Today we clarify that the proper standard for reviewing a proposed consent judgment involving an enforcement agency requires that the district court determine whether the proposed consent decree is fair and reasonable, with the additional requirement that the “public interest would not be disserved,” in the event that the consent decree includes injunctive relief. Absent a substantial basis in the record for concluding that the proposed consent decree does not meet these requirements, the district court is required to enter the order.
We omit “adequacy” from the standard. Scrutinizing a proposed consent decree for “adequacy” appears borrowed from the review applied to class action settlements, and strikes us as particularly inapt in the context of a proposed S.E.C. consent decree.
The adequacy requirement makes perfect sense in the context of a class action settlement—a class action settlement typically precludes future claims, and a court is rightly concerned that the settlement achieved be adequate. By the same token, a consent decree does not pose the same concerns regarding adequacy—if there are potential plaintiffs with a private right of action, those plaintiffs are free to bring their own actions. If there is no private right of action, then the S.E.C. is the entity charged with representing the victims, and is politically liable if it fails to adequately perform its duties.
A court evaluating a proposed S.E.C. consent decree for fairness and reasonableness should, at a minimum, assess (1) the basic legality of the decree, (2) whether the terms of the decree, including its enforcement mechanism, are clear; (3) whether the consent decree reflects a resolution of the actual claims in the complaint; and (4) whether the consent decree is tainted by improper collusion or corruption of some kind. Consent decrees vary, and depending on the decree a district court may need to make additional inquiry to ensure that the consent decree is fair and reasonable. The primary focus of the inquiry, however, should be on ensuring the consent decree is procedurally proper, using objective measures similar to the factors set out above, taking care not to infringe on the S.E.C.’s discretionary authority to settle on a particular set of terms.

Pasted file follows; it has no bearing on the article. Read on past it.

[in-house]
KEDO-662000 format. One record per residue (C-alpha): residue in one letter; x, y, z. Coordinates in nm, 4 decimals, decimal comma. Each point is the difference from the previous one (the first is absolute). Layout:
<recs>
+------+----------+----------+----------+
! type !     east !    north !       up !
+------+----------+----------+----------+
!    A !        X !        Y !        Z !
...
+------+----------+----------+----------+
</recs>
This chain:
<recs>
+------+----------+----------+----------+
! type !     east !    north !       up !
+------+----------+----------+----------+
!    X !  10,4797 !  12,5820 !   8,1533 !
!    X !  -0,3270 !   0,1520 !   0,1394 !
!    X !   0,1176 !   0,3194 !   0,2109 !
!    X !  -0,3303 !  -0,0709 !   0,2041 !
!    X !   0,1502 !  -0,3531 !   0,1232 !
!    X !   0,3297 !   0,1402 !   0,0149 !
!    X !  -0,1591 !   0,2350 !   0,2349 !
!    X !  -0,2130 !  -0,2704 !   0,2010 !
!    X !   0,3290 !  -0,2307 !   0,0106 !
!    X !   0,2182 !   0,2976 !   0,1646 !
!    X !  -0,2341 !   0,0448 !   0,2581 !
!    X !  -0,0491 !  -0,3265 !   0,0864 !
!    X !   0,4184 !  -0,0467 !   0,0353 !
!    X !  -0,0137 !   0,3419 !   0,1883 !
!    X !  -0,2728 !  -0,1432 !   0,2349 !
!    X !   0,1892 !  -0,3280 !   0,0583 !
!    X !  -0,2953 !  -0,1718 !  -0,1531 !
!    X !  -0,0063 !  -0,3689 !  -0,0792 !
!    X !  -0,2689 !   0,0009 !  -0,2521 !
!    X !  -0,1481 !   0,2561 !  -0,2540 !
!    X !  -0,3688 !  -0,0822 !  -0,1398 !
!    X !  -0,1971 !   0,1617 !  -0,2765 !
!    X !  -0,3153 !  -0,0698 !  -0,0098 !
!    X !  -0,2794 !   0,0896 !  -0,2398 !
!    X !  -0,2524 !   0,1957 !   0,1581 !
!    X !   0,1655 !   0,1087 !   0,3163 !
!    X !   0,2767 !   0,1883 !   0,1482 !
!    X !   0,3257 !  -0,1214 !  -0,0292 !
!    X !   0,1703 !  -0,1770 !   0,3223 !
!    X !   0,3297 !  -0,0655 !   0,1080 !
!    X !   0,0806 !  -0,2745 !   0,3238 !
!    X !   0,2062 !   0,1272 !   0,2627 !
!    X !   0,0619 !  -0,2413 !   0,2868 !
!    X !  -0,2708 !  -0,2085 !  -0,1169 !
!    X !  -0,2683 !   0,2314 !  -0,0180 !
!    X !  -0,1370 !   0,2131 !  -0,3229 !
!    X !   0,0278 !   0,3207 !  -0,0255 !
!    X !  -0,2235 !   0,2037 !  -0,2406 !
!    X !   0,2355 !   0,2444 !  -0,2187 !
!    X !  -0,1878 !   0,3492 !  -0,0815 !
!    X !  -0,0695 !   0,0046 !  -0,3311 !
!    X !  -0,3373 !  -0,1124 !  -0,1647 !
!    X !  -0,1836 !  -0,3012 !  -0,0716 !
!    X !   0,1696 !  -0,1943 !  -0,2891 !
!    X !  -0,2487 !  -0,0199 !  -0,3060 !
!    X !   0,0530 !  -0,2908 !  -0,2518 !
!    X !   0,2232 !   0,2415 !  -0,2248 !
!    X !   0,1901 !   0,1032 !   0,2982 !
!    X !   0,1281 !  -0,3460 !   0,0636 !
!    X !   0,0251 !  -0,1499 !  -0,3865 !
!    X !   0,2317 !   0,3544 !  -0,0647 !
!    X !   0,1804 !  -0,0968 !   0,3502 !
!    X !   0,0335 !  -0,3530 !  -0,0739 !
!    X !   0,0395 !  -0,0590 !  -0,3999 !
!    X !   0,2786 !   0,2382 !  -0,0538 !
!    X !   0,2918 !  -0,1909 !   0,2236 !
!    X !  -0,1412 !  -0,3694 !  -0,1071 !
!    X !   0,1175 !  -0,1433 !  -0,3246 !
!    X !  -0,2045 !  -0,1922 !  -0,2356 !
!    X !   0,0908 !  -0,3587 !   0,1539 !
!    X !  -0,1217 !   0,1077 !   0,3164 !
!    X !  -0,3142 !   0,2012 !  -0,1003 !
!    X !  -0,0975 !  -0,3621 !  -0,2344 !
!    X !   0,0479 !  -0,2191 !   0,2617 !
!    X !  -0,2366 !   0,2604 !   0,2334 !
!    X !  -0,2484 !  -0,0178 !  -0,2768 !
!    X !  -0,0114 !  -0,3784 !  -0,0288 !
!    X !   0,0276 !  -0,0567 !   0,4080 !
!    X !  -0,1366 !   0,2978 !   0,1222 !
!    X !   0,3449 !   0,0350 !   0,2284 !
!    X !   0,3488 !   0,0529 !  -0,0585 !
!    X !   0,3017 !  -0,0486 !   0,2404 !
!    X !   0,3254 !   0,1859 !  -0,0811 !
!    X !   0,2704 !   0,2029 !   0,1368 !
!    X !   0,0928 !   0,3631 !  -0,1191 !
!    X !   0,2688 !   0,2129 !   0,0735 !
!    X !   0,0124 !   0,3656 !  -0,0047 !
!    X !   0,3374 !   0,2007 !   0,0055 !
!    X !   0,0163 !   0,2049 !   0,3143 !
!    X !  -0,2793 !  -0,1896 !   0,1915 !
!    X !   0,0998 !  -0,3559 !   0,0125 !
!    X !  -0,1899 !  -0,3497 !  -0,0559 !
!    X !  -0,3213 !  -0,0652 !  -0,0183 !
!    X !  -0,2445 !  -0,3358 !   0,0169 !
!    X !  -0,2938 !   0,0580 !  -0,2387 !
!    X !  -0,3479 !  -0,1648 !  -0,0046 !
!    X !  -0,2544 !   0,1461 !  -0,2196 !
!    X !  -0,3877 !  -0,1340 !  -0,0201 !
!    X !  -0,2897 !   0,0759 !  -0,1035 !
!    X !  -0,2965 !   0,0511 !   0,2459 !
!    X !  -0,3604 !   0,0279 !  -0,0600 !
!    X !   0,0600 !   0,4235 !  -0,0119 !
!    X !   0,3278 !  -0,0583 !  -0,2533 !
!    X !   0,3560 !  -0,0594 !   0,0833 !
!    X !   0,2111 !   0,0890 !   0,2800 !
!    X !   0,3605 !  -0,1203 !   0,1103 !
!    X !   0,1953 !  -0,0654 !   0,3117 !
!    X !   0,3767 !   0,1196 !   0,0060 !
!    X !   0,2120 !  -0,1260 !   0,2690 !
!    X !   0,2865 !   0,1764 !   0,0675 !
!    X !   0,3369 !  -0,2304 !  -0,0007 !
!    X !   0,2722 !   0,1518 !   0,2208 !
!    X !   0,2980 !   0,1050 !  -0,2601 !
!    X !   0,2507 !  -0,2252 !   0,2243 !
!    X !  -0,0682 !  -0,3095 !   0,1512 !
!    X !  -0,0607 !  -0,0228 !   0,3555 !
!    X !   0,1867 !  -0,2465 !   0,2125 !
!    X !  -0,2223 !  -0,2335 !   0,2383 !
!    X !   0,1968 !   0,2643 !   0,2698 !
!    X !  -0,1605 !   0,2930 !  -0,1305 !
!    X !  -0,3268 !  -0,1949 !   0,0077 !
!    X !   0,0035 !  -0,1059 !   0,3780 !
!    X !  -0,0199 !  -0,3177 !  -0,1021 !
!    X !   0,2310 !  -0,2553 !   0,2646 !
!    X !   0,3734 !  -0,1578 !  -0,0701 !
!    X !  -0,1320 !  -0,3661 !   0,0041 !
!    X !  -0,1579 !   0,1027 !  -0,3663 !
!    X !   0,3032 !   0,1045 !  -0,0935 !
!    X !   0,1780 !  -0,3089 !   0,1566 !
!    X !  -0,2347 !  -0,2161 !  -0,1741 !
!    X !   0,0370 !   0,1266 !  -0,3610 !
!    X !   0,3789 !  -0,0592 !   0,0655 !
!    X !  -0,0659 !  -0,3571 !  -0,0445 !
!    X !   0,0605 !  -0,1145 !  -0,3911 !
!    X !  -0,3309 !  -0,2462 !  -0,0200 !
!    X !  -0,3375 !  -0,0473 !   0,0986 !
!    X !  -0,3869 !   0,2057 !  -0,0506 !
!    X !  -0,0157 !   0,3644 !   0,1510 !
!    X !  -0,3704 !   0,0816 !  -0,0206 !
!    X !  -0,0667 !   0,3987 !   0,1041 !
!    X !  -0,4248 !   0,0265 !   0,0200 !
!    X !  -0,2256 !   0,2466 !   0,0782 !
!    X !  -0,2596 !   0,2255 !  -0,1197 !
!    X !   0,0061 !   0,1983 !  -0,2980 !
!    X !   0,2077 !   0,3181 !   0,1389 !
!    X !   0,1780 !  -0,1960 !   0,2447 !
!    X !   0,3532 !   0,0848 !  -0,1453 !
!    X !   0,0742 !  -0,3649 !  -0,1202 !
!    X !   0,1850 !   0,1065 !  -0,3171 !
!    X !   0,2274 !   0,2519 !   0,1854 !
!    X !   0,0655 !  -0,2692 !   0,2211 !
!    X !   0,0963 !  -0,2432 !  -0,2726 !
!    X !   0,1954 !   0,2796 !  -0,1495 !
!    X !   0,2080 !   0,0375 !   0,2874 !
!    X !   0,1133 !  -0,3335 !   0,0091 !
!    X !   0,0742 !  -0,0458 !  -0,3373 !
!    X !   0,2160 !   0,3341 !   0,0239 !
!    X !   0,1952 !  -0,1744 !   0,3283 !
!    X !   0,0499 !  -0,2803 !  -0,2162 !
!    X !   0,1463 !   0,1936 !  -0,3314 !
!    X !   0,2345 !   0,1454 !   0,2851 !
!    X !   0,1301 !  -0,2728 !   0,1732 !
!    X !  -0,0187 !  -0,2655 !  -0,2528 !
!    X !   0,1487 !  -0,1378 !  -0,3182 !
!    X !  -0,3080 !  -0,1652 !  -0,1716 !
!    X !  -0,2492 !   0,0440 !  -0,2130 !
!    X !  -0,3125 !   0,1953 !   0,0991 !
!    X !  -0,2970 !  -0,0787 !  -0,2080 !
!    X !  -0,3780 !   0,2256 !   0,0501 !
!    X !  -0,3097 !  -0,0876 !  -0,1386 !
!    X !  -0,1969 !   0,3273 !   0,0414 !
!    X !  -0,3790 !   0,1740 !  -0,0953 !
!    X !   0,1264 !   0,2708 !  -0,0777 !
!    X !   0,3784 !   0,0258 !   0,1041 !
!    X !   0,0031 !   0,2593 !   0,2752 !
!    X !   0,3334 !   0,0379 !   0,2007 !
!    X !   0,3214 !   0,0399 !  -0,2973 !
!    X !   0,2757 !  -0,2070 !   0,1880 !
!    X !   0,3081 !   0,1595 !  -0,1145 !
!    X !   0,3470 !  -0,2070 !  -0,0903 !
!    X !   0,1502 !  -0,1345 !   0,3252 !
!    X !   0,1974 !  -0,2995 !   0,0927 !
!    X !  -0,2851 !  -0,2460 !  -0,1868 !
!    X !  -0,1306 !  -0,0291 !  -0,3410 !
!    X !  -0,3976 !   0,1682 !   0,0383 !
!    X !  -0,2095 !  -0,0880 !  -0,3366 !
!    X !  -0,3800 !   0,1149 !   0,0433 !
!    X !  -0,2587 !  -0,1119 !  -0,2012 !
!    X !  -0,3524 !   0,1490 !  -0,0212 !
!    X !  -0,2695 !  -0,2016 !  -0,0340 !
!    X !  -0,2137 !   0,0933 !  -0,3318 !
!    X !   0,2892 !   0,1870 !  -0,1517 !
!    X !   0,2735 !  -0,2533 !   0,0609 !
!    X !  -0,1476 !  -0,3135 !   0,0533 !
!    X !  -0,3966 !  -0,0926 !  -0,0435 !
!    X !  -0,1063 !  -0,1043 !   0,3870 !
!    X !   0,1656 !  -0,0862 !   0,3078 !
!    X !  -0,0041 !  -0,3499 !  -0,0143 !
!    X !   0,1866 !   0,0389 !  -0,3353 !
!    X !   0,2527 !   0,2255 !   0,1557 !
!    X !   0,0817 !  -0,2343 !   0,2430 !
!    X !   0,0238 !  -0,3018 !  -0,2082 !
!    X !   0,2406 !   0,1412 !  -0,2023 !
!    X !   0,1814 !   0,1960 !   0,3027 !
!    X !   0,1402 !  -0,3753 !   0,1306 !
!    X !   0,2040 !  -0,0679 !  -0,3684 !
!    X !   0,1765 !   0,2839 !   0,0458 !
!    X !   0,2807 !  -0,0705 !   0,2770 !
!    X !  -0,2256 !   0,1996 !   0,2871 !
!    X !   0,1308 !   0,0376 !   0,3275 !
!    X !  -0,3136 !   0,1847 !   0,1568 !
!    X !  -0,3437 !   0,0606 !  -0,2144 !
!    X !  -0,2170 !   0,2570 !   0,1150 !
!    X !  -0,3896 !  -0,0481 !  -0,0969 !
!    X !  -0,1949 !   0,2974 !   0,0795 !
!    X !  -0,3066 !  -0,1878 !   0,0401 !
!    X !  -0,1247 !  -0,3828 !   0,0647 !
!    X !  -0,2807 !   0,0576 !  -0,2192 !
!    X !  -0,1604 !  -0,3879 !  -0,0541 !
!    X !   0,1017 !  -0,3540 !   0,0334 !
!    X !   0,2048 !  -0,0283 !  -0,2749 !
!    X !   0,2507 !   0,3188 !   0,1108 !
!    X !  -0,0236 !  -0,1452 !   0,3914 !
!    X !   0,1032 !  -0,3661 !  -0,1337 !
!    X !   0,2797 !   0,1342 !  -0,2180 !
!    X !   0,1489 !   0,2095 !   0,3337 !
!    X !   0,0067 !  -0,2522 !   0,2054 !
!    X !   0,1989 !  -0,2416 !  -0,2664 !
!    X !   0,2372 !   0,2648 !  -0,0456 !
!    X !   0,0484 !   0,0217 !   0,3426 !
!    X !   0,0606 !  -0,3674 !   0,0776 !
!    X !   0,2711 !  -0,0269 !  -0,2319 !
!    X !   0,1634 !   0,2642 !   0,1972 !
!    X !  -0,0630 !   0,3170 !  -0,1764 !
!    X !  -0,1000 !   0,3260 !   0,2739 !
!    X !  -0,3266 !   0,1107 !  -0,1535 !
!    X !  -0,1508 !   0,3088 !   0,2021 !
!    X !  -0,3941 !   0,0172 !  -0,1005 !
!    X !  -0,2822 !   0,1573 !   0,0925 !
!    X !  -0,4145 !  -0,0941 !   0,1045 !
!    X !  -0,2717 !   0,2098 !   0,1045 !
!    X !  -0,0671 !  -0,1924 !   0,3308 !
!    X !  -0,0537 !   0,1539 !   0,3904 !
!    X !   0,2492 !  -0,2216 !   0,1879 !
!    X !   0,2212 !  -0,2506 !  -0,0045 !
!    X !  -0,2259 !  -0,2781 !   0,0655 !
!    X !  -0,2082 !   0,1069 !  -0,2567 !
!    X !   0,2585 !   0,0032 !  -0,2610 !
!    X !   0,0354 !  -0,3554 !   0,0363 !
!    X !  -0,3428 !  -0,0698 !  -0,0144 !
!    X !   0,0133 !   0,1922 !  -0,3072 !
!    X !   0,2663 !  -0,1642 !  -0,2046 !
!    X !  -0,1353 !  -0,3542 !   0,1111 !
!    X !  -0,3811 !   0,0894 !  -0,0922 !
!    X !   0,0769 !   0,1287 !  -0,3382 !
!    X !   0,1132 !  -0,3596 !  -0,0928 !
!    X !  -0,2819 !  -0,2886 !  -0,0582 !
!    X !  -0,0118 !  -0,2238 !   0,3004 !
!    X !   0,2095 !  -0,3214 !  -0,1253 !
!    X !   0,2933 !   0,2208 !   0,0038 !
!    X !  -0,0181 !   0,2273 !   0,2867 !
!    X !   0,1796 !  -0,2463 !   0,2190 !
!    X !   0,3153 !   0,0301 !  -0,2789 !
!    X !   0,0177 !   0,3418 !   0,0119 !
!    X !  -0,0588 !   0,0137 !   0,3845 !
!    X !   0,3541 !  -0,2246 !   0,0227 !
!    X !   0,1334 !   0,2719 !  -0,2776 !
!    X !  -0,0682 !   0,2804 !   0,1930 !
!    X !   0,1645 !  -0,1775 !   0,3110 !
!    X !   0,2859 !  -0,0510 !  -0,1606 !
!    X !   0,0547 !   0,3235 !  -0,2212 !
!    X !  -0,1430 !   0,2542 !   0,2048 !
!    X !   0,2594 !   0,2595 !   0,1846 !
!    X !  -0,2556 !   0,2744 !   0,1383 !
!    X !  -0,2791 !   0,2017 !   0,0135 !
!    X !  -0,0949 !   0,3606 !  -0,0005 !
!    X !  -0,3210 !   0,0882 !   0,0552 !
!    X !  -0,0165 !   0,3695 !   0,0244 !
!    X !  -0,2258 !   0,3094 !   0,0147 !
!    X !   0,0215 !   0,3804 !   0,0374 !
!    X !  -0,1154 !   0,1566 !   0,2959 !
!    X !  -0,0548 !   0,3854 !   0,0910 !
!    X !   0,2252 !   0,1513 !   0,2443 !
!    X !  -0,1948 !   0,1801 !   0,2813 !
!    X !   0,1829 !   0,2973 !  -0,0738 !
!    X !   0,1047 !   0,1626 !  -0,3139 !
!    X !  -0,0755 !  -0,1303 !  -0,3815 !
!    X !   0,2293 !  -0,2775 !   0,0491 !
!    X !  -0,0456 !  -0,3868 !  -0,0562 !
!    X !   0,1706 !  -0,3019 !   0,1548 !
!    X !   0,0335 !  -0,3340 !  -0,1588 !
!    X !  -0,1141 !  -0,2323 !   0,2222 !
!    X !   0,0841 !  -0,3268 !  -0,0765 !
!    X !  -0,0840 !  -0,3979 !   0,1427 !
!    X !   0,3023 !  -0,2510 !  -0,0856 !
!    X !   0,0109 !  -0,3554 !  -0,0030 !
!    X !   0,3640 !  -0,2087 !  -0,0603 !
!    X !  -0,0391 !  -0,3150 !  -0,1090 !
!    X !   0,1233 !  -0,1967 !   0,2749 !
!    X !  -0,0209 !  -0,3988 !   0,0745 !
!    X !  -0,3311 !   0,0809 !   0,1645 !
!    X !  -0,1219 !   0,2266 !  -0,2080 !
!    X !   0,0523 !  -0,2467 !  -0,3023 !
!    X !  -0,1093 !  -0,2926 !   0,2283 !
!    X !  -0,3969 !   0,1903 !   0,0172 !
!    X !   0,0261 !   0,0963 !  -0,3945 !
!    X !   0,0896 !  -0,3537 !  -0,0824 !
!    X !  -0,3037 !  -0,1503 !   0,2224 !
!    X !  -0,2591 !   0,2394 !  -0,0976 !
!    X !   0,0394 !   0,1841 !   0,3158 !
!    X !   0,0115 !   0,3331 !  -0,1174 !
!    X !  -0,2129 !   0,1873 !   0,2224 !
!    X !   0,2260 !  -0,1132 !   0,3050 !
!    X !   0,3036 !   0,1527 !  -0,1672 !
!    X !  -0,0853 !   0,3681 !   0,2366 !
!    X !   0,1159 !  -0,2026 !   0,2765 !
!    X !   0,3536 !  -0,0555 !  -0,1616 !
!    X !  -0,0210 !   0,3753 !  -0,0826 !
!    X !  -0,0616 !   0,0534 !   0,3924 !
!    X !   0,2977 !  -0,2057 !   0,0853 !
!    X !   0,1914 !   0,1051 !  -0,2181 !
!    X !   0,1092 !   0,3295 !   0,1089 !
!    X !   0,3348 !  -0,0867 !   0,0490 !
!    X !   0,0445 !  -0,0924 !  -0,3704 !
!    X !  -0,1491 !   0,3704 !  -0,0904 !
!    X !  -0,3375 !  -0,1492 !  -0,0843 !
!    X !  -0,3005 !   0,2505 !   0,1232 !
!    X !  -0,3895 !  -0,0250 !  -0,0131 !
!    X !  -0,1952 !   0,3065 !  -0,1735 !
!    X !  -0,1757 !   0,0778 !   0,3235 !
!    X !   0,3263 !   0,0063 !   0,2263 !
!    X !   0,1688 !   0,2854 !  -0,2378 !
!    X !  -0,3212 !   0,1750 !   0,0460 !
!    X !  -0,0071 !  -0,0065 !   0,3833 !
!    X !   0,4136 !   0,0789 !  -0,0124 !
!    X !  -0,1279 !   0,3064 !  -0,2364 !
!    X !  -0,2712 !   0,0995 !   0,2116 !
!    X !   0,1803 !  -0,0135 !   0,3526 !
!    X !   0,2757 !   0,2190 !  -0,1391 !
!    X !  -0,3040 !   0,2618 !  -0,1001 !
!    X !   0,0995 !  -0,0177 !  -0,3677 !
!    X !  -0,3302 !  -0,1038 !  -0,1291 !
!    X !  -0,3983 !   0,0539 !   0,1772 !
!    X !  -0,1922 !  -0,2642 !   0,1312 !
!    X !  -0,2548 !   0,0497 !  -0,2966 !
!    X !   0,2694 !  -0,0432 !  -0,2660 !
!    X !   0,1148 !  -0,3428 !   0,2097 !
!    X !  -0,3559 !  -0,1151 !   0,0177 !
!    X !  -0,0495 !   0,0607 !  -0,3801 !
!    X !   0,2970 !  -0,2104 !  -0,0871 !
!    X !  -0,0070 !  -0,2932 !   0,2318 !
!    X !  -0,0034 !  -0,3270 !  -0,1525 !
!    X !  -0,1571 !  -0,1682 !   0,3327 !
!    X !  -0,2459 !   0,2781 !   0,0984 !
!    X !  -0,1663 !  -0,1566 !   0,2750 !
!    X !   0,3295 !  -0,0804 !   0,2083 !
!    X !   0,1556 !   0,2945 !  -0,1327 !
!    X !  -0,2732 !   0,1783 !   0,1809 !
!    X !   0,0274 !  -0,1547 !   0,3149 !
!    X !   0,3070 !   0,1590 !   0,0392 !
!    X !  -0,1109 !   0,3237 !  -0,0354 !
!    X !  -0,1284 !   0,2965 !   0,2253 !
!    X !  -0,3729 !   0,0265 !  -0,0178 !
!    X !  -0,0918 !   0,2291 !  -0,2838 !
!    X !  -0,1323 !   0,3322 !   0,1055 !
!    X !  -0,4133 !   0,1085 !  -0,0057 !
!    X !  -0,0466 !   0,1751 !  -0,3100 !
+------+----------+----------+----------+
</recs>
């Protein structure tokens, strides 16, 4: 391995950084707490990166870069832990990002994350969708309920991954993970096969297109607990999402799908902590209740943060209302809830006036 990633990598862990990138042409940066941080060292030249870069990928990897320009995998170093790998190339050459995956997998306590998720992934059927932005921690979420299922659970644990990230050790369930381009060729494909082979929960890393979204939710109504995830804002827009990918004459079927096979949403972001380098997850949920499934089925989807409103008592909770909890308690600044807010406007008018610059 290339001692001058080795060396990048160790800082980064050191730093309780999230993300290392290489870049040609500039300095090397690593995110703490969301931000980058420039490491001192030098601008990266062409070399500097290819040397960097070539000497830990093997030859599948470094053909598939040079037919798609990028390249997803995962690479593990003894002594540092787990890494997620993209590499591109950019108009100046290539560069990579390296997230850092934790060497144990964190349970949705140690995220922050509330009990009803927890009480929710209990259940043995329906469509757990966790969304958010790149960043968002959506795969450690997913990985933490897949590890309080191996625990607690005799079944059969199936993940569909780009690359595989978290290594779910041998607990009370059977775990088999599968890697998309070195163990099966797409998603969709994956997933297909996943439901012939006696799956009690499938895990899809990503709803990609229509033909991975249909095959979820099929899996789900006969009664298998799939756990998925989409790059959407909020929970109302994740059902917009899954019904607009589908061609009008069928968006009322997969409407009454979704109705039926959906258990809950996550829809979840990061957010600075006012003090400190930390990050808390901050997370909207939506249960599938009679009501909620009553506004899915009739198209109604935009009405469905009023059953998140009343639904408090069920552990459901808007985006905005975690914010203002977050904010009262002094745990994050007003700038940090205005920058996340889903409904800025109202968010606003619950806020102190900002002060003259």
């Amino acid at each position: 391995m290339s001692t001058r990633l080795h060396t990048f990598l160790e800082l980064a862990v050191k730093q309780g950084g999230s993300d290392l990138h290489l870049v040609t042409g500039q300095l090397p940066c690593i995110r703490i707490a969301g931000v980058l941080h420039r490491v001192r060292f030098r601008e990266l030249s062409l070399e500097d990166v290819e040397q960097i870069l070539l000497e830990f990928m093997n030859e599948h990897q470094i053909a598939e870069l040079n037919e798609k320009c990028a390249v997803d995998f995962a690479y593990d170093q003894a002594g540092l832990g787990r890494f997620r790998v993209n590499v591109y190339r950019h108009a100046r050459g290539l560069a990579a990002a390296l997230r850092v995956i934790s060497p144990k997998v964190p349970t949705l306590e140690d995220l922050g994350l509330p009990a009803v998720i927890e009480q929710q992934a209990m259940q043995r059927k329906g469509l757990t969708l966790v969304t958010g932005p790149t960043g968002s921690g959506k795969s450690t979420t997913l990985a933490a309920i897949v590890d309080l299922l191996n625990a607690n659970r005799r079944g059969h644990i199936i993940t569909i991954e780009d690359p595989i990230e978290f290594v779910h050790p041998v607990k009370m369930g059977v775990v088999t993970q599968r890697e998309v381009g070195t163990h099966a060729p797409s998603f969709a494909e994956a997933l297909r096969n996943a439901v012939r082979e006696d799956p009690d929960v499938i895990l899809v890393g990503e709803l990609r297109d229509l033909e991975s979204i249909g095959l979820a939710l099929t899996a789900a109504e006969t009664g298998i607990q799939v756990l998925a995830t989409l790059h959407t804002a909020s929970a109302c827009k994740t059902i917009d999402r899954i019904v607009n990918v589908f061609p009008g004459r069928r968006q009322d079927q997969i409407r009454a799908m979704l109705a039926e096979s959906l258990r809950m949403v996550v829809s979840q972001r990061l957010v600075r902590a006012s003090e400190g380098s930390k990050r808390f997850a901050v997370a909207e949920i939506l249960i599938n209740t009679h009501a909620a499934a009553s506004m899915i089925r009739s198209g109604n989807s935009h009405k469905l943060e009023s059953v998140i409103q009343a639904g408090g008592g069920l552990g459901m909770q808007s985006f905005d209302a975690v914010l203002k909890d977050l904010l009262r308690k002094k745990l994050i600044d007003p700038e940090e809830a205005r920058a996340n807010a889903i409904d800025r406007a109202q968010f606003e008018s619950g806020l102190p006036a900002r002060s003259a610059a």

It is an abuse of discretion to require, as the district court did here, that the S.E.C. establish the “truth” of the allegations against a settling party as a condition for approving the consent decrees. Trials are primarily about the truth. Consent decrees are primarily about pragmatism. “[C]onsent decrees are normally compromises in which the parties give up something they might have won in litigation and waive their rights to litigation.”
Thus, a consent decree “must be construed as . . . written, and not as it might have been written had the plaintiff established his factual claims and legal theories in litigation.” Consent decrees provide parties with a means to manage risk. “The numerous factors that affect a litigant’s decision whether to compromise a case or litigate it to the end include the value of the particular proposed compromise, the perceived likelihood of obtaining a still better settlement, the prospects of coming out better, or worse, after a full trial, and the resources that would need to be expended in the attempt.“ These assessments are uniquely for the litigants to make. It is not within the district court’s purview to demand “cold, hard, solid facts, established either by admissions or by trials,” as to the truth of the allegations in the complaint as a condition for approving a consent decree.